Furthermore, the African Charter on Human and Peoples Rights Adopted in Nairobi June 27, 1981 Entered into Force October 21, 1986, in Part I which provides for ‘Rights and Duties’. Article 1 provides thus ‘The Member States of the Organization of African Unity parties to the present Charter shall recognize the rights, duties and freedoms enshrined in this Charter and shall undertake to adopt legislative or other measures to give effect to them.’ (underlining is mine for emphasis). Article 4 also provides thus ‘Article 4 ‘Human beings are inviolable. Every human being shall be entitled to respect for his life and the integrity of his person. No one may be arbitrarily deprived of this right.’. Also, Article 5 ‘Every individual shall have the right to the respect of the dignity inherent in a human being and to the recognition of his legal status. All forms of exploitation and degradation of man particularly slavery, slave trade, torture, cruel, inhuman of degrading punishment and treatment shall be prohibited.’. Article 6 ‘Every individual shall have the right to liberty and to the security of his person. No one may be deprived of his freedom except for reasons and conditions previously laid down by law. In particular, no one may be arbitrarily arrested or detained.’. Also, see Articles: 10, 11 and 12 of the African Charters. A summary of the above submissions is to the effect that the Nigerian government has failed the citizens in ensuring and safeguarding the primary purposes of security and welfare of the citizens, hence, the Nigerian government must be held ‘accountable’ and is ‘blameworthy’ for whatever the citizens suffer in these regards!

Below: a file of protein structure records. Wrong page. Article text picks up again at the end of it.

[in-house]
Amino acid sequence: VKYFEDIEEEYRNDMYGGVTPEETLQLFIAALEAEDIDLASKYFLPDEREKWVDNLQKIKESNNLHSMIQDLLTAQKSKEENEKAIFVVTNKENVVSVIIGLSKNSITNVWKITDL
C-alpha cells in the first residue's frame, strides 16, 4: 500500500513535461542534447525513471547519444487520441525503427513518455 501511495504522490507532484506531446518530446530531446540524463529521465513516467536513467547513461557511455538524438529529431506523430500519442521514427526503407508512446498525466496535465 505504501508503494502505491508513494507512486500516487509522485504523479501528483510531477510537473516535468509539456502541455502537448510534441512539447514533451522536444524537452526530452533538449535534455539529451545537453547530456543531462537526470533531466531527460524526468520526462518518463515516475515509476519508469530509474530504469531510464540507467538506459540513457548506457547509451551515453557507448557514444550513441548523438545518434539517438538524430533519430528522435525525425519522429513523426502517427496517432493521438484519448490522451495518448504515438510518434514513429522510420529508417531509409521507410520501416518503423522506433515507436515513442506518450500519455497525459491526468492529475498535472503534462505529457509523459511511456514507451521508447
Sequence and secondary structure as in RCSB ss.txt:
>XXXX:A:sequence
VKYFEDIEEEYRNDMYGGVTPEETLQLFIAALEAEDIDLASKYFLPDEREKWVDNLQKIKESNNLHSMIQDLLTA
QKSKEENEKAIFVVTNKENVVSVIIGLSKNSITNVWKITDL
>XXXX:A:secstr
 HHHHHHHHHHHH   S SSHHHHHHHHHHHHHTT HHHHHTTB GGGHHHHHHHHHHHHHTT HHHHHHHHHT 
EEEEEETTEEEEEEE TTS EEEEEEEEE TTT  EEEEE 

Therefore, I humbly submit and recommend that our Nigerian courts (as the last hope of the common man- i.e. the citizens) should always hold the Nigerian government accountable and blameworthy for every Nigerian’s life lost to insecurity, property destroyed to insecurity and lack of poor welfare of any citizen! It is worse to recall the event that even justice’s of the courts have one way or the other been victims of kidnapping! Also, whatever amount of money any victim of kidnapping and other forms of insecurity has expended as ransom should be recoverable from the Nigerian government either by the victim or his family! These are to hold the Nigerian government ‘accountable’ for its primary purposes and to put the government on its toes to always perform its responsibilities!